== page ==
by Sylvain Comeau
The slim No victory has not quieted talk of political uncertainty. Three weeks after the less than decisive October 30th referendum, speakers on opposite sides of the debate speculated on what may come next.
Speaking at the Leacock Building on November 21st, University of British Columbia Political Science Professor (Emeritus) Alan Cairns offered a series of recommendations for the federal government, to better prepare for "the next decision."
Cairns recommends an admittedly risky initiative-a federal-provincial commission of inquiry on the consequences of a Yes vote.
"It would be a 'rest of Canada' version of the Belanger-Campeau Commission. The danger is that it would express a two-nation view of the country, which would possibly encourage the sovereignists."
But Cairns feels that that danger is preferable to the woeful lack of preparedness which the federal government exhibited during the referendum campaign.
"Canada has had trouble simultaneously playing the 'keep Canada together' game and the 'preparing for a Canada without Quebec' game. (But) we need to underline the realities we might face in case of a Yes victory, and work out what a 'plan B' would look like."
Cairns says that a Yes victory in a future Quebec referendum would be a potentially crippling blow to the federal government, depriving Quebec of a centralized negotiating partner.
"The federal government would be in the worst shape-it would possibly even lose legitimacy, and the provinces would be forced to step in and do most of the negotiations. A Yes vote by Quebec, with no one at the other end of the negotiating table, would be tremendously disadvantageous for both sides."
One remedy would be the stability of the constitution.
"The existing constitution should remain in place for two to three years if Quebec decides to leave, so that the existing structure would be there during tough negotiations. It would also help avert manoeuvring for advantage by the provinces."
Growing resentment from the other provinces over the awarding of special powers to Quebec should be assuaged by a corresponding loss of paliamentary power.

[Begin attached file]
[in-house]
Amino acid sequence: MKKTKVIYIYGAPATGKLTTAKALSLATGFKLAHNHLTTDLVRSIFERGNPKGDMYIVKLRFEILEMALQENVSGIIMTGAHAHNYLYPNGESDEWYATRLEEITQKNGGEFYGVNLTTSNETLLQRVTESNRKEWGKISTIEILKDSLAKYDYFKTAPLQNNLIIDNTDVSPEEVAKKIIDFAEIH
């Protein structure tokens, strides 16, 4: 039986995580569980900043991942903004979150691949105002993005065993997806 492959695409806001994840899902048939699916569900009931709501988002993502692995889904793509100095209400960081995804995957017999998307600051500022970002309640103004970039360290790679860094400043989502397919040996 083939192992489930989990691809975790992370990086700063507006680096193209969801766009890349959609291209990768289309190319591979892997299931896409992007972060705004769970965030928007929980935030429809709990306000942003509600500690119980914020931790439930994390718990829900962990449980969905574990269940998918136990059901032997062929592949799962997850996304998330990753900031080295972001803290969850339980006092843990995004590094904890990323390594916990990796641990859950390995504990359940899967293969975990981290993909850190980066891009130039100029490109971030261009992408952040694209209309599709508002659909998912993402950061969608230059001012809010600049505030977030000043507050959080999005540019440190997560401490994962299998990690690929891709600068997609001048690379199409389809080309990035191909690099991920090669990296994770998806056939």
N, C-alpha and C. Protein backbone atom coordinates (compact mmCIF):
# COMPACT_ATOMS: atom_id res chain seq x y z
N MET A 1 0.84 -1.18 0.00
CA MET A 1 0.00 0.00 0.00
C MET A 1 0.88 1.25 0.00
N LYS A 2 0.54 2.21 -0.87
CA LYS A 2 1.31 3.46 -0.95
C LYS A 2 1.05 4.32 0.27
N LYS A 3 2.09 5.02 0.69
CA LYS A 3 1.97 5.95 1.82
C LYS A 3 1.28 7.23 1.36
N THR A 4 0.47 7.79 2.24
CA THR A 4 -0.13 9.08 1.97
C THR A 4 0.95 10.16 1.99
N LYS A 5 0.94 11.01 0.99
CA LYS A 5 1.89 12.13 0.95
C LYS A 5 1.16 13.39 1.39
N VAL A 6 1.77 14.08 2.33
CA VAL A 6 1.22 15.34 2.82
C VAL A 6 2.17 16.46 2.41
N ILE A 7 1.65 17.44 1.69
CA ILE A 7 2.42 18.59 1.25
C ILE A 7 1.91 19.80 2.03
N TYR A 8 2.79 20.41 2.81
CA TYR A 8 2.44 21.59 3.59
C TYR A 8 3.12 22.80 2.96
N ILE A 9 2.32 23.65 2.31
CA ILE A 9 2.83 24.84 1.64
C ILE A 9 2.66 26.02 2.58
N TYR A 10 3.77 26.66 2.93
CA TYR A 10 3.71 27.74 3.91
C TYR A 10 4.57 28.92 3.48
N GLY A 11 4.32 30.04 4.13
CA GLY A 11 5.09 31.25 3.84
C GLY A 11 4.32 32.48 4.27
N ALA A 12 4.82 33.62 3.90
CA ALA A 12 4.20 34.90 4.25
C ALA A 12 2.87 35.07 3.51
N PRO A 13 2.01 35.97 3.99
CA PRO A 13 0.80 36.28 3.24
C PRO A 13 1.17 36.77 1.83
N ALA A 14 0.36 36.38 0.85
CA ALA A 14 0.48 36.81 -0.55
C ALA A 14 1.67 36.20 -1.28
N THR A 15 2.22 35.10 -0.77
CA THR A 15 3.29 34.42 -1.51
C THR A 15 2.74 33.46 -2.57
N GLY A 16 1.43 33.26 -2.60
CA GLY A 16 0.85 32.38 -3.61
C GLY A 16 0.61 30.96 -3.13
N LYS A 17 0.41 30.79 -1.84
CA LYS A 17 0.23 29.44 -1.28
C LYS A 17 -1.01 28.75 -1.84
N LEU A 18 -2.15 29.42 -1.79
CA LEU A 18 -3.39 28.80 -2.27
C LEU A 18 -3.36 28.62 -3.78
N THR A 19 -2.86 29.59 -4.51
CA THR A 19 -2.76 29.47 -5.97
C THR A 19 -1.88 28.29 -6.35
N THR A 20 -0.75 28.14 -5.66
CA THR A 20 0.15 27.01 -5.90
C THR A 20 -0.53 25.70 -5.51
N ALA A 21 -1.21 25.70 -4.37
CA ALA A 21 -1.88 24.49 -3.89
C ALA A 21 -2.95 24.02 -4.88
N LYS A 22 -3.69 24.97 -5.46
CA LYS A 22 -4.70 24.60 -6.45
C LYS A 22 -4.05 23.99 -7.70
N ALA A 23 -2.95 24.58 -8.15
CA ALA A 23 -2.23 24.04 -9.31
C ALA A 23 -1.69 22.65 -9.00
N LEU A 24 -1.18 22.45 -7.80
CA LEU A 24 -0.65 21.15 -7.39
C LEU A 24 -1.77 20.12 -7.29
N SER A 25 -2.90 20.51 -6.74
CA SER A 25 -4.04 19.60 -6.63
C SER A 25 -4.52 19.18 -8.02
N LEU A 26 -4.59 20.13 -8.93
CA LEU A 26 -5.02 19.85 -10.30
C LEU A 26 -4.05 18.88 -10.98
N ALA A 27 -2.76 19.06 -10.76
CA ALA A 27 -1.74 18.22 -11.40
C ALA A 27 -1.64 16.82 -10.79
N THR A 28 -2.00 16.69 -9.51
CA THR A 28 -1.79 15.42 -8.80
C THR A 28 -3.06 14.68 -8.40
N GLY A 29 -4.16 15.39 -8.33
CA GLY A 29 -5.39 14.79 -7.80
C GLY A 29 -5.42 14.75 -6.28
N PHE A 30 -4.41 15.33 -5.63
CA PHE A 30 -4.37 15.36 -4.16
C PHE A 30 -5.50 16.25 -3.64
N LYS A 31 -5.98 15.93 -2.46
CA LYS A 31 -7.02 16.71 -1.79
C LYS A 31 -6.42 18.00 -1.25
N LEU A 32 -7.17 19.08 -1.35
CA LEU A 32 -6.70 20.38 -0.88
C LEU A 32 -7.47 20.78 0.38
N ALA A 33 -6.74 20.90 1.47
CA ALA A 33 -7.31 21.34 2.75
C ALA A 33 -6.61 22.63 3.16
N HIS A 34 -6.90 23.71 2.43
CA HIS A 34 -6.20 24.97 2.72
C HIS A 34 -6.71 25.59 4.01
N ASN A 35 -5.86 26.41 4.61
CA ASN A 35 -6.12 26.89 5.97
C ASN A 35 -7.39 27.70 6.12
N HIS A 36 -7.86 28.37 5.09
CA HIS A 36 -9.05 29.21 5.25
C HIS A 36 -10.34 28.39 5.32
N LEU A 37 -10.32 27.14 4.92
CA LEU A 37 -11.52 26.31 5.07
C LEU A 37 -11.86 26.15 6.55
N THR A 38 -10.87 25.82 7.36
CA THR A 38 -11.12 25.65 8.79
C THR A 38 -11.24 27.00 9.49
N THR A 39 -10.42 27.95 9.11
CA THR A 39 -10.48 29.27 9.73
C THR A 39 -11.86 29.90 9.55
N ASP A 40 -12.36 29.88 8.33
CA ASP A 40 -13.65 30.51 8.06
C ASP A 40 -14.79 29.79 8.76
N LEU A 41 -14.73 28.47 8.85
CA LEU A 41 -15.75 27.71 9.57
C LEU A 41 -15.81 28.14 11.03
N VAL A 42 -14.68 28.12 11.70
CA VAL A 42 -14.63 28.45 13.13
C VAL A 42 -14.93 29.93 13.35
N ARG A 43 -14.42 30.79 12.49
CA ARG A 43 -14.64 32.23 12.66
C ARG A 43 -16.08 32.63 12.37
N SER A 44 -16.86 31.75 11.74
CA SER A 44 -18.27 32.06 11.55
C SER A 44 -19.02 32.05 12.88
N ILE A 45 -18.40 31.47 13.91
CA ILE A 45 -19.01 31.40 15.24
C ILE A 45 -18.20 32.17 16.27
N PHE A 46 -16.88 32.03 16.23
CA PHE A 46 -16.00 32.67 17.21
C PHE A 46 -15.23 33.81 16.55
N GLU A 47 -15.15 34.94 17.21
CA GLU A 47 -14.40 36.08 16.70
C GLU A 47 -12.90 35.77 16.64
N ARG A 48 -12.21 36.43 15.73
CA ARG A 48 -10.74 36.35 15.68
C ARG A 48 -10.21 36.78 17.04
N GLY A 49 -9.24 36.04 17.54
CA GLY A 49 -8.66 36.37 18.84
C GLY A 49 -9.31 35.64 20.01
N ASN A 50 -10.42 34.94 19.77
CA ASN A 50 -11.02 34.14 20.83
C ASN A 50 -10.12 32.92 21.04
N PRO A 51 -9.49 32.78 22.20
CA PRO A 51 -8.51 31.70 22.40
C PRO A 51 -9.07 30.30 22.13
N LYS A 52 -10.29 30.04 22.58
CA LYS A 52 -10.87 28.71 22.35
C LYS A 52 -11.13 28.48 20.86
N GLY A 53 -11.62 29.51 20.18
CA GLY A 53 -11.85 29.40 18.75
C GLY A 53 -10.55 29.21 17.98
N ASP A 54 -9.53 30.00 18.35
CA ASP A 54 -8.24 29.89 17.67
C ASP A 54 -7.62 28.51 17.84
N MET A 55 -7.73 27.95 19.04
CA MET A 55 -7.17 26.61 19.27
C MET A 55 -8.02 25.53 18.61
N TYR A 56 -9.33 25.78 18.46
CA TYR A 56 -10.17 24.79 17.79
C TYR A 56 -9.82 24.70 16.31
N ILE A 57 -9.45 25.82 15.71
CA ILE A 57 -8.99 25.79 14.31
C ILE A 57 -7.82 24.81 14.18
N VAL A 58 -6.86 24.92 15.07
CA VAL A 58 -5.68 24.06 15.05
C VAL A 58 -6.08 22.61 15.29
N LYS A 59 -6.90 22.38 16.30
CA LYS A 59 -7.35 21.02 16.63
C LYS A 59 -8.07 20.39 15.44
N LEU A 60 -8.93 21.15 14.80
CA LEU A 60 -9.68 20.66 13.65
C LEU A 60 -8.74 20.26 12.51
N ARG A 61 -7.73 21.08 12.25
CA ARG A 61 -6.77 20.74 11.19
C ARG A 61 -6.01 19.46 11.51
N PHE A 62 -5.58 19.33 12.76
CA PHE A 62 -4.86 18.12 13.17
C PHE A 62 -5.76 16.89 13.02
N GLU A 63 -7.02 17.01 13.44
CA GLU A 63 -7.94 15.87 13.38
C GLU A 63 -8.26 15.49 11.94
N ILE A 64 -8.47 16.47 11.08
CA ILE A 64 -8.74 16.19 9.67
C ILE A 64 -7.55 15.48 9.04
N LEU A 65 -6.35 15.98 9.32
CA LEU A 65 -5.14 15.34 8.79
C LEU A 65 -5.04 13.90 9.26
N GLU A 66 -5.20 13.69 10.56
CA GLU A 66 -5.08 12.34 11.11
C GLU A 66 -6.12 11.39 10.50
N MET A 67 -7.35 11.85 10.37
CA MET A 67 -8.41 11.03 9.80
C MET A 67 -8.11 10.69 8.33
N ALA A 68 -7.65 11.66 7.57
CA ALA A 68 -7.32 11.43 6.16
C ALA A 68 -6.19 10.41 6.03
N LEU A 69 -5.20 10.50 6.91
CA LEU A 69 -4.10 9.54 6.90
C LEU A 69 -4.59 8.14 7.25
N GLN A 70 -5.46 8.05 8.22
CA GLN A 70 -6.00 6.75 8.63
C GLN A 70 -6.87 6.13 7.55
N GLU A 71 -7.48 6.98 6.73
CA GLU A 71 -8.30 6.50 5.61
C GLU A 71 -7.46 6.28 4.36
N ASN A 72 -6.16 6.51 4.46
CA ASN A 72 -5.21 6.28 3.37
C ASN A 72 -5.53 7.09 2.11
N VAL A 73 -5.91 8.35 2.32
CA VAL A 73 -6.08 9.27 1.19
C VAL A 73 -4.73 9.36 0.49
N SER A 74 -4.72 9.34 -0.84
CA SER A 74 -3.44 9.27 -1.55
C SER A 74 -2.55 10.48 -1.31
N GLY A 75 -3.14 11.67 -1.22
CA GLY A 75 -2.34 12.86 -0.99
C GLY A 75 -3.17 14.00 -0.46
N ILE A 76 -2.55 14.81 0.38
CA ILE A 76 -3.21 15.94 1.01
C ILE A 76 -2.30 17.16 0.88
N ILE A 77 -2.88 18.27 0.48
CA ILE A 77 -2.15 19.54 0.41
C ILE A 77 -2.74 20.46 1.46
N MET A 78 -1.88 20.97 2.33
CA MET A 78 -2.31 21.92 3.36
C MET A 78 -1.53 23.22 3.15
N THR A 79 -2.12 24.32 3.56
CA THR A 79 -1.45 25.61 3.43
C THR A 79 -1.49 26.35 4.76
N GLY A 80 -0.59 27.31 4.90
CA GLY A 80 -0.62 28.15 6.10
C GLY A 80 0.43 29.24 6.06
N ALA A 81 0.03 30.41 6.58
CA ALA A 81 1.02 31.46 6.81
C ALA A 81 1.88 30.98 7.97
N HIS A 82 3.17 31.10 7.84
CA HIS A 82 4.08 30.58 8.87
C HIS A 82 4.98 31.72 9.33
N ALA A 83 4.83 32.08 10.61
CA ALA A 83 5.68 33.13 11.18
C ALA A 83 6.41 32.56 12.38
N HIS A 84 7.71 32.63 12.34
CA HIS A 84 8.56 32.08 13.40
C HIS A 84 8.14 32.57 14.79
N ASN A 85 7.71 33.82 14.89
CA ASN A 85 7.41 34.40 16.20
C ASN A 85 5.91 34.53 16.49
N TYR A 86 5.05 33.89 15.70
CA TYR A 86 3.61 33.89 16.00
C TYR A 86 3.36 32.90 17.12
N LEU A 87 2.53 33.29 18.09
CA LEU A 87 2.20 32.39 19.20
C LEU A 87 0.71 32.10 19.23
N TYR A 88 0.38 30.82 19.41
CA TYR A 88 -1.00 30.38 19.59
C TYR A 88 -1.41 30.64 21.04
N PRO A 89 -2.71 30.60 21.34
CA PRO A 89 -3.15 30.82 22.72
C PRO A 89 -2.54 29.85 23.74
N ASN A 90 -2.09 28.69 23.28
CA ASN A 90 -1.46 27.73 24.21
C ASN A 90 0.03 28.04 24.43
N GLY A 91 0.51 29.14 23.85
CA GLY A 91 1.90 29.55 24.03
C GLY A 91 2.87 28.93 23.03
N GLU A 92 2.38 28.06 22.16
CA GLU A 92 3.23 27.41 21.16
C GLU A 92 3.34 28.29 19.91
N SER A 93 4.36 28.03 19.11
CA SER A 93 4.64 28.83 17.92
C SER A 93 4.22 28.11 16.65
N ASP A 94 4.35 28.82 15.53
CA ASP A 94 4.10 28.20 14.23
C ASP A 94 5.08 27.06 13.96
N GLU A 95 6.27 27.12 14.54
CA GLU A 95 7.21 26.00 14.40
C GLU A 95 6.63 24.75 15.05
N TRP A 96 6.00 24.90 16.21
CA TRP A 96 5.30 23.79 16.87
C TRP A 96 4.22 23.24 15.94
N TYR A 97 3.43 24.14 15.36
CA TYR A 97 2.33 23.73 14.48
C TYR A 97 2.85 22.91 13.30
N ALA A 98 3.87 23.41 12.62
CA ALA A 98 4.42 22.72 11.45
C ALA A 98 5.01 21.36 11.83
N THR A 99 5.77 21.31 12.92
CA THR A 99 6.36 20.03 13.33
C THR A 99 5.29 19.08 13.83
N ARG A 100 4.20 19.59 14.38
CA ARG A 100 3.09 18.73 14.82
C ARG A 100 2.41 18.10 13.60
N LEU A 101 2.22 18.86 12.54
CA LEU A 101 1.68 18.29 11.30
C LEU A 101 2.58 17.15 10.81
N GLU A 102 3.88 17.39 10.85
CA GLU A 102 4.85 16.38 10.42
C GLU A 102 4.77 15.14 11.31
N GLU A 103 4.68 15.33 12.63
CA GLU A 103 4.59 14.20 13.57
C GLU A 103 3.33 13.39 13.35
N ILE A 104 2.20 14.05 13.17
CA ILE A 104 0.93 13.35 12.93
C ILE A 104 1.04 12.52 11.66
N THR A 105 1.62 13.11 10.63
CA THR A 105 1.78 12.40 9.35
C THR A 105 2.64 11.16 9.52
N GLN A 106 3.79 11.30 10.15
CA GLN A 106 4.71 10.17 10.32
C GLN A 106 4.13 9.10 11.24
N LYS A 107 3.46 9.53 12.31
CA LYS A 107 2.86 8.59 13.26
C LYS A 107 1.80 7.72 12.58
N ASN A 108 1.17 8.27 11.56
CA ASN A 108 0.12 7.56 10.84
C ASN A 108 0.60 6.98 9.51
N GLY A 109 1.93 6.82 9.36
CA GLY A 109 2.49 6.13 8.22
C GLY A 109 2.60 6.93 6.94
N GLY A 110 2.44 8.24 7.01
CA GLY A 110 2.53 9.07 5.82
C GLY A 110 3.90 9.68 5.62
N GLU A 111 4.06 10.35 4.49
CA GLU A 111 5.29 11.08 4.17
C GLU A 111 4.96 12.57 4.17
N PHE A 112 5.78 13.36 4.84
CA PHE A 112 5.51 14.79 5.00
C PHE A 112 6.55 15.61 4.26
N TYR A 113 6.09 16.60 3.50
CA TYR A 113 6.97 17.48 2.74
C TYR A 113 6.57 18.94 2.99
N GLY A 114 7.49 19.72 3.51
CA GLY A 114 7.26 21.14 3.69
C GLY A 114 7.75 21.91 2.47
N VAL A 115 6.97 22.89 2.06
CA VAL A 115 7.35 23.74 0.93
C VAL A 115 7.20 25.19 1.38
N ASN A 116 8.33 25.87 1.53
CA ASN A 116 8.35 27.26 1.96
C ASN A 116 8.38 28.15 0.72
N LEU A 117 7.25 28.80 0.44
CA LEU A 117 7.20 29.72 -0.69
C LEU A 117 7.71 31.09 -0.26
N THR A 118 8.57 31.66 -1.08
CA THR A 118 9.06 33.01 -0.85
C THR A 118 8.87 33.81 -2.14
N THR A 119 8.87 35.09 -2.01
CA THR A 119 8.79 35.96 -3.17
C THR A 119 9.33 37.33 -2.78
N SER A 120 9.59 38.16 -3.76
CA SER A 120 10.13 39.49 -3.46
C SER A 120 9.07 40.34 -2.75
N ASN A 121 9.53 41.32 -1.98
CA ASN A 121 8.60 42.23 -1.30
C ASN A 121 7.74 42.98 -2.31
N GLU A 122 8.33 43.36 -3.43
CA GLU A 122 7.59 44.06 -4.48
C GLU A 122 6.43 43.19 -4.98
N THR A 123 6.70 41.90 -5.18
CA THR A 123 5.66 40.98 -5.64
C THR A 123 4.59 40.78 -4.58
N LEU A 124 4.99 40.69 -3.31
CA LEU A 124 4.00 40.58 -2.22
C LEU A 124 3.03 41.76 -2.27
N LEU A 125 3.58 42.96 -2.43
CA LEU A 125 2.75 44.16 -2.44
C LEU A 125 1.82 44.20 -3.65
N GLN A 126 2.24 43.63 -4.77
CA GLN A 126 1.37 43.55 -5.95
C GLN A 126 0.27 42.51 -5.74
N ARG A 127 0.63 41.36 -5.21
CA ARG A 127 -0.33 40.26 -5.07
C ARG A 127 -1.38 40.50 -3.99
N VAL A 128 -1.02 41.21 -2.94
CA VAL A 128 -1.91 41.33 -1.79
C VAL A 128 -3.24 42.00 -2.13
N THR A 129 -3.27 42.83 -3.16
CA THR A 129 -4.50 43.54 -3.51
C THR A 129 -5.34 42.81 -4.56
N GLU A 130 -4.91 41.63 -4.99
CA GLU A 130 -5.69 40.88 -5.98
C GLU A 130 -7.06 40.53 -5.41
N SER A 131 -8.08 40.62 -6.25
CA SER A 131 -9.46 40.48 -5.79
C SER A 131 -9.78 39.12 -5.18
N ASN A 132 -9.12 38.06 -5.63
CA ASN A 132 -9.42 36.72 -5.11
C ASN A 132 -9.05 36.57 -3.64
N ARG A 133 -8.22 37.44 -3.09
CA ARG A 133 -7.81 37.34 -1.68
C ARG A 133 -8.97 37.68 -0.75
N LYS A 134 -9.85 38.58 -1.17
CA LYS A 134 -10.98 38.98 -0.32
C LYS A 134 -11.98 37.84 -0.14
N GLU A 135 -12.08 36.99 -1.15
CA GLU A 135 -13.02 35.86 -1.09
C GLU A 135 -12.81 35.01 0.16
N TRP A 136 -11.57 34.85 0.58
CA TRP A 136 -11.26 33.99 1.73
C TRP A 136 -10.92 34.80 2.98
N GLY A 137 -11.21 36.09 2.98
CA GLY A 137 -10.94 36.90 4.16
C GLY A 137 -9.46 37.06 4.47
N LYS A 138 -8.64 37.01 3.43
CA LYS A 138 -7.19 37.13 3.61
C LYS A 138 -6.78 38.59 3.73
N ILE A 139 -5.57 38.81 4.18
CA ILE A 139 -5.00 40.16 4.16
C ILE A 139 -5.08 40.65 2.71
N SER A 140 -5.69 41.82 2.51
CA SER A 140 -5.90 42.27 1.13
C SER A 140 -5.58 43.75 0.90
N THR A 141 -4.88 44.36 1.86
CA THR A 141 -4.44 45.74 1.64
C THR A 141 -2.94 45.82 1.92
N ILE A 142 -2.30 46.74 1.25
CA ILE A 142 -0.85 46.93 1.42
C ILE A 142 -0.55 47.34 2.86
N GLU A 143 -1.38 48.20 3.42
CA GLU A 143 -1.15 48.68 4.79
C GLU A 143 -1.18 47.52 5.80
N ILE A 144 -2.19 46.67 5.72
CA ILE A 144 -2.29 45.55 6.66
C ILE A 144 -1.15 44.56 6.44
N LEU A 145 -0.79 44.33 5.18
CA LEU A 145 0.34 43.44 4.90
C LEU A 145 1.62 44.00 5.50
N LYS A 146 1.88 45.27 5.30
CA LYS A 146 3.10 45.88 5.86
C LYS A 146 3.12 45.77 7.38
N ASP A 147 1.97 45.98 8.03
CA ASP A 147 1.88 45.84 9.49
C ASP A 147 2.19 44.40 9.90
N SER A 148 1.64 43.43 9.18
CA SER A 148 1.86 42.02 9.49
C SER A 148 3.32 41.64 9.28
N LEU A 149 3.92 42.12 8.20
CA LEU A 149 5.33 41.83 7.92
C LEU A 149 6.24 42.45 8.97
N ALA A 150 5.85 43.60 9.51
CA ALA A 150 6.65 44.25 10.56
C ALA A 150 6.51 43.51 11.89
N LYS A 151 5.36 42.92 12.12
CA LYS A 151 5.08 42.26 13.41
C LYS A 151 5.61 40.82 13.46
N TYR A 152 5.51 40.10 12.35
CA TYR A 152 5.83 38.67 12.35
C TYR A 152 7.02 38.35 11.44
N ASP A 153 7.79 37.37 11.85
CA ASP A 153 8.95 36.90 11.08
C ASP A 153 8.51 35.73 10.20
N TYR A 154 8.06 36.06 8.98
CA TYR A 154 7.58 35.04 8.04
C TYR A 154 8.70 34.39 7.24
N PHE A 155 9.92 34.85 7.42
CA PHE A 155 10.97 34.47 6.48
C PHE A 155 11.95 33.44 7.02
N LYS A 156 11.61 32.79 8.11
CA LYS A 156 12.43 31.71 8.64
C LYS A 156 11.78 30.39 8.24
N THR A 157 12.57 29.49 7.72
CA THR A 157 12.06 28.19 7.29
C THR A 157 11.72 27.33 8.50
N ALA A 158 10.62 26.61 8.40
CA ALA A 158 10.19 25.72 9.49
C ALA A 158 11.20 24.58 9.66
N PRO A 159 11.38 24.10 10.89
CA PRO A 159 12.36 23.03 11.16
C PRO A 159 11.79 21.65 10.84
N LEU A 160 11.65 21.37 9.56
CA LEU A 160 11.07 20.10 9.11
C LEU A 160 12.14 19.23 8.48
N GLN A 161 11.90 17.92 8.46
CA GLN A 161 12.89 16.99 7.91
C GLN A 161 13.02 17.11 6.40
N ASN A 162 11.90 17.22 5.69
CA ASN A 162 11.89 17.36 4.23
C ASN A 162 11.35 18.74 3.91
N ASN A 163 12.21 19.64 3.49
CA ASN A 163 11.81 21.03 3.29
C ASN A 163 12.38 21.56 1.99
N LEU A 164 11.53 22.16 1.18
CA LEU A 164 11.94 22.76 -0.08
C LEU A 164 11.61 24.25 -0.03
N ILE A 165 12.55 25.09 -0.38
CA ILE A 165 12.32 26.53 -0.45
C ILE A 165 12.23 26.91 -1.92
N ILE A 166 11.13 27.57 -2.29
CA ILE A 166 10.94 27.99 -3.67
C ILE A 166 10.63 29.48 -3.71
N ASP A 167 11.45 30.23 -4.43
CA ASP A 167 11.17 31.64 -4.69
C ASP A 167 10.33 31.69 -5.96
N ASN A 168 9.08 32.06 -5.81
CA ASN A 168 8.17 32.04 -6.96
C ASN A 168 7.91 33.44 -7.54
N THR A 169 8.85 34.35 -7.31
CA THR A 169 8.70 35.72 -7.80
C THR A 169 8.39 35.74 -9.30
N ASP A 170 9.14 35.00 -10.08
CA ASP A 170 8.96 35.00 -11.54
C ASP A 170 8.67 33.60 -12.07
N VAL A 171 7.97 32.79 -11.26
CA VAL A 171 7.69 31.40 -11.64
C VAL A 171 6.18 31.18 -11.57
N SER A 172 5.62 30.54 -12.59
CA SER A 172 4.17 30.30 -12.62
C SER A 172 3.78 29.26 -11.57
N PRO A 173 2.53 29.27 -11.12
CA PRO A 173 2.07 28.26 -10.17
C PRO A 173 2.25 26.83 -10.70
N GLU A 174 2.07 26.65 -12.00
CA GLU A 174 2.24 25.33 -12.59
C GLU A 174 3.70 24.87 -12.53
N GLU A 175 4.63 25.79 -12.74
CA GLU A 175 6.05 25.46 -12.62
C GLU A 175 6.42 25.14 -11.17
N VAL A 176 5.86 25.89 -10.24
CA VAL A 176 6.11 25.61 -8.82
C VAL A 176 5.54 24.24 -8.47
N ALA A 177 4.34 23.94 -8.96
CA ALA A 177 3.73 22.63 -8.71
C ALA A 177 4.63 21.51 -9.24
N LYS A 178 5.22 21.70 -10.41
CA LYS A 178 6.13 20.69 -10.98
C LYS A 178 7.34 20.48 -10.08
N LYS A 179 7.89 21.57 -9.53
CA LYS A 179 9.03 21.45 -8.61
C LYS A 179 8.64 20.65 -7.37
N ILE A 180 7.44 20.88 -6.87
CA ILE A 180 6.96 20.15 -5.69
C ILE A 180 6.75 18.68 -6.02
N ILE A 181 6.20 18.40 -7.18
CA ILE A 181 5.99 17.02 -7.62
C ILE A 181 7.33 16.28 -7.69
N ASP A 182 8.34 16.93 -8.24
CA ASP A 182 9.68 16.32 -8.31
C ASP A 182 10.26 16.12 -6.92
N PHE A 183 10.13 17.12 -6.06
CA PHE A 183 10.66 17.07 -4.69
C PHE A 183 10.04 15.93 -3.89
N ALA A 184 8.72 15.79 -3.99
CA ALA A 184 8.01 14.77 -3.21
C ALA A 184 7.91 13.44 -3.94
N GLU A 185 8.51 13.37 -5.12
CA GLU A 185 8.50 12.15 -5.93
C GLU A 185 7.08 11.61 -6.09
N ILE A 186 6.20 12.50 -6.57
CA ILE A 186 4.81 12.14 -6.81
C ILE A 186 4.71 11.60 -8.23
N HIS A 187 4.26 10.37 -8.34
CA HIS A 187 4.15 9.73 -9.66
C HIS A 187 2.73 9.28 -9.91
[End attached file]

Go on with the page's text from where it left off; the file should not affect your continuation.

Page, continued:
"We have to balance jurisdictional inequity by reducing Quebec's power in Parliament. Quebec politicians and intellectuals who have pushed for asymmetrical federalism have not addressed this option, and have taken the attitude that 'we want to have our cake and eat it, too.'"
The rest of Canada also resents having no say in the referendum question, particularly since it is seen as biased.
"They must develop the institutional capacity to determine the fairness of the referendum question. There is a widespread belief outside of Quebec that the question was unfair and misleading.
"There was a very public search by the PQ for a 'winning question.' It was a shameless, transparent, open process, and it was the likely reason for the widespread confusion. Poll results showed that many people thought that Quebec would stay in Canada if the Yes won."
Cairns recommends a federal system for determining the fairness of the referendum question. The Quebec government would still pick the question, but if it was not considered fair, "the federal government could say that it would not take the vote seriously."
The second speaker, noted sovereignist and columnist for Le Devoir Josée Legault, countered that "I can see why the rest of Canada would want a stamp of approval on the referendum question, but that would create more problems than it solved because of a political backlash in Quebec."
Speaking a few days before Chrétien's offer of distinct society status to Quebec, Legault took a dim view of the likelihood of new constitutional talks.
"What are the chances of a new round of constitutional talks? To answer that question, we have to look at the political actors in place. We are faced with a Prime Minister who behaves as if he is the head of a unitary state, and therefore will not stoop to actually consulting or working with the (provincial) premiers. Consensus building, which is at the heart of constitution making, doesn't appear to be anywhere near the federal government's agenda."
Legault predicts that the Reform Party will become the official opposition, and that they and the provincial premiers will futher muddy the constitutional reform waters.
"The Reform Party's rejection of any special status for Quebec...will send a powerful and negative message to those Quebecers who are waiting to see what Canada has to offer. And the provincial premiers' ignorance about both Quebec and Canada, and their fascination with their parochial short-term interests, are a recipe for disaster from the federalist point of view."
The 1982 Constitution Act calls for a constitutional conference in 1997, but Legault suggested that such a conference would only pave the way for another referendum.
"Many federalists have pinned their hopes on the constitutional conference of 1997 (which is called for by the 1982 Constitution Act). What of it? The most likely outcome of such a conference would be failure to build any form of consensus. In that event, or if Chrétien doesn't call the conference, we are sure to face another Quebec referendum in two or three years."
The seminar was organized by the McGill Institute for the Study of Canada.